During the week of October 21st, Peru’s Ministry of Development and Social Inclusion (MIDIS) dedicated its outstanding annual event, Social Inclusion Week, to the topic of early childhood. A huge sign of Peru’s commitment to early childhood is that the event was kicked off by the nation’s president along with the ministers of Development and Social Inclusion, Health, Education, and Women and Vulnerable Populations.

Both President Ollanta Humala as well as Mónica Rubio, Minister of Development and Social Inclusion, highlighted in their speeches all of the efforts that Peru has undertaken in the last two years to offer Peruvian children a better start from the very beginning of life, in addition to the challenges that remain. And these issues are more than just trivial concerns.

With the creation of MIDIS and the nationwide program Cuna Más, Peru has taken significant steps toward addressing early childhood care, actions that require great political and strategic leadership. It’s no coincidence that many countries have been keeping a close eye on the Peruvian experience in recent years. Here I’d like to highlight three of the initiatives:

1. One of the pillars of the National Strategy “Include to Grow” is precisely early childhood development. The country has made strides in the preparation of the guidelines for coordinated intersectoral and intergovernmental management aimed at promoting early childhood development, which offer a roadmap to the critical elements of comprehensive early childhood care. A crucial aspect of these guidelines is that they seek to coordinate care around the needs of children from birth to age 5. In other words, they focus on children and the public services provided by different levels of government and various sectors based on their needs. This is a revolutionary approach to addressing the needs of Peru’s children.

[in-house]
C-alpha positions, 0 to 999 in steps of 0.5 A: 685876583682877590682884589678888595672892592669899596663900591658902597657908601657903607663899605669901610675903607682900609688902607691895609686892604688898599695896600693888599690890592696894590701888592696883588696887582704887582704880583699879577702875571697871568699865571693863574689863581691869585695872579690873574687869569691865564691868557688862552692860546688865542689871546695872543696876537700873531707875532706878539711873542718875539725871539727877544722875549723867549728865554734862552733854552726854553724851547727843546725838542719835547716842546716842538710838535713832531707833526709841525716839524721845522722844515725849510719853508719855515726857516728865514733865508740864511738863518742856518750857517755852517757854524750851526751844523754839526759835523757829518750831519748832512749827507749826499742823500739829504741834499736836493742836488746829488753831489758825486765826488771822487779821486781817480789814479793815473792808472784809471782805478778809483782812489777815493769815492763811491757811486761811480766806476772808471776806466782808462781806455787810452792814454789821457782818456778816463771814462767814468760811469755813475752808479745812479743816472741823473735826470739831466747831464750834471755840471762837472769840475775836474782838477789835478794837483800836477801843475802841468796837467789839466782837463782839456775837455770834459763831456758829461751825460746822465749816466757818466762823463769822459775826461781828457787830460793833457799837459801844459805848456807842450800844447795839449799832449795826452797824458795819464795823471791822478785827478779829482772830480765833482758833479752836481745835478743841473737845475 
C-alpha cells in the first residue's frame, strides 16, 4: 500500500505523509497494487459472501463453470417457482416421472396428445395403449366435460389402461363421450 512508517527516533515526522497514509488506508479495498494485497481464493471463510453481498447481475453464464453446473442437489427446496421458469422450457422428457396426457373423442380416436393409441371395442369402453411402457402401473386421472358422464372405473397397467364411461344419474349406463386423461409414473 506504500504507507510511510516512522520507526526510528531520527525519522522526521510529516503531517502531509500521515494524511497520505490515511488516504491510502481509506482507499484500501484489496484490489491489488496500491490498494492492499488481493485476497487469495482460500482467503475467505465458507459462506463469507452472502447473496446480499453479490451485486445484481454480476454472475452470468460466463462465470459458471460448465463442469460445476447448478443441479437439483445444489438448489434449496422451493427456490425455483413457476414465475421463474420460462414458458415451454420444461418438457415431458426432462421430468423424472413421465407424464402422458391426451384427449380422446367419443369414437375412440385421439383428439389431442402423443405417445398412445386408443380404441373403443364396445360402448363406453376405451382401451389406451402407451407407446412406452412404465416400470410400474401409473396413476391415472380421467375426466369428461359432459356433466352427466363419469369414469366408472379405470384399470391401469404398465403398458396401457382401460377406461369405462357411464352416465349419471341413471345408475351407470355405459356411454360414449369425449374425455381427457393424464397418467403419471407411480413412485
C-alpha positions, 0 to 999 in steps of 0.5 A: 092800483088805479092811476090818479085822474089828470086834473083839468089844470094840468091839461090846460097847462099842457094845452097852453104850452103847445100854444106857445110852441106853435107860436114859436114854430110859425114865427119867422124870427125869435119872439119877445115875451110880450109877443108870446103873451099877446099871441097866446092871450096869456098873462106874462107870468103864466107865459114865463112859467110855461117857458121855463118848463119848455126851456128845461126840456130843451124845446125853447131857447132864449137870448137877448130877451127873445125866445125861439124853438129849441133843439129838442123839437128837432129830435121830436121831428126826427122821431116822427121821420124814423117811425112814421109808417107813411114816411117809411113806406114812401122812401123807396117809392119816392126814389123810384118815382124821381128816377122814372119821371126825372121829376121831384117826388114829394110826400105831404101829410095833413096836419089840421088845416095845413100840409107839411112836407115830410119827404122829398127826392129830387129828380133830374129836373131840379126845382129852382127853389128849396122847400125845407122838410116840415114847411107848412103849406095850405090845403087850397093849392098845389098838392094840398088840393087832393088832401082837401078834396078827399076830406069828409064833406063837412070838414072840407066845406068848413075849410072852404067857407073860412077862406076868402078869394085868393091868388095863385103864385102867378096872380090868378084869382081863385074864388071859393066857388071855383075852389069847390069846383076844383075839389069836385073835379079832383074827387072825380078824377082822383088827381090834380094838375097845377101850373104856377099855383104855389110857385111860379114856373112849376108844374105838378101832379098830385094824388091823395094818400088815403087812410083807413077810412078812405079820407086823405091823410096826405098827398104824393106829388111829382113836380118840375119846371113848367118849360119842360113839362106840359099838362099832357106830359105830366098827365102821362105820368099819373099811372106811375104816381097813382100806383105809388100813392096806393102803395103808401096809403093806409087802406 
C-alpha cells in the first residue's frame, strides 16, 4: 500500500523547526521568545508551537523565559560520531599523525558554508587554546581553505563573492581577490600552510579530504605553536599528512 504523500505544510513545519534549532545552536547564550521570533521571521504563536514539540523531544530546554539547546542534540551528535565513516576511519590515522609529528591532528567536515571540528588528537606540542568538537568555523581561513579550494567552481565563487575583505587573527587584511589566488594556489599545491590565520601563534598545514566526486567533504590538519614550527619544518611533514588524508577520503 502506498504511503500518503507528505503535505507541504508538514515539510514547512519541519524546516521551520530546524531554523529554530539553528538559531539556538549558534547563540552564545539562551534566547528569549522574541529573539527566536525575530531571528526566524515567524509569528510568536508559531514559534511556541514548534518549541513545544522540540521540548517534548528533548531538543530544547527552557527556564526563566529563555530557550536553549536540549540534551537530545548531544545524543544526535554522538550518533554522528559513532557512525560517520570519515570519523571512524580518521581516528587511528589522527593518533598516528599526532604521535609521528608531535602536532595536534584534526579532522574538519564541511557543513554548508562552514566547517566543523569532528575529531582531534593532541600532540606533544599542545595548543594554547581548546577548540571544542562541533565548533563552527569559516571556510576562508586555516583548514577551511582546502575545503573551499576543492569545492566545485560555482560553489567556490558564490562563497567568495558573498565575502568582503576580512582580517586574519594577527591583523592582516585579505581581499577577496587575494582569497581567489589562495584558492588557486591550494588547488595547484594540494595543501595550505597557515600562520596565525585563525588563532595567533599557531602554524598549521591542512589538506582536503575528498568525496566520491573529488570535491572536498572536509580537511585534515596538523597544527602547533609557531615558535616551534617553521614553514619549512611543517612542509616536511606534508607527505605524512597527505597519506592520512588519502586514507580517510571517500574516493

2. The Cuna Más program offers daycare services to more than 55,000 children of working mothers under the age of 3, in marginal urban areas of Peru. Over the last two years, the program has worked to tackle a complex issue: the quality of child care services. There are a number of initiatives underway that seek to improve the equipment at child care centers, train staff on a new educational model that directs the children’s activities, reorganize administrative aspects of service delivery, and improve the skills of those in charge of caring for the children. The program is improving its standards and developing a system to monitor them. In other words, a quality assurance system for the service is being built. This video describes the program’s proposed daycare services.

3. The Cuna Más program has also created a new form of care focused on the poorest rural districts of the country: family accompaniment. Through weekly sessions conducted by trained community workers, the hope is to strengthen Peruvian families by improving parenting skills that encourage learning and development of children. In the implementation of this initiative, one element that stands out is the attention the program has given to developing an intervention that, both in terms of its operation and its content, is relevant in rural Peru.

As Florencia commented a few days ago on this blog, a huge challenge remains to close the gaps in nutrition and development that have been documented in Peru. On the occasion of the Ministry of Development and Social Inclusion’s second anniversary, we would like to join in the recognition of the progress that has been made in recent years.

Recommended Posts

Dejar un comentario

Start typing and press Enter to search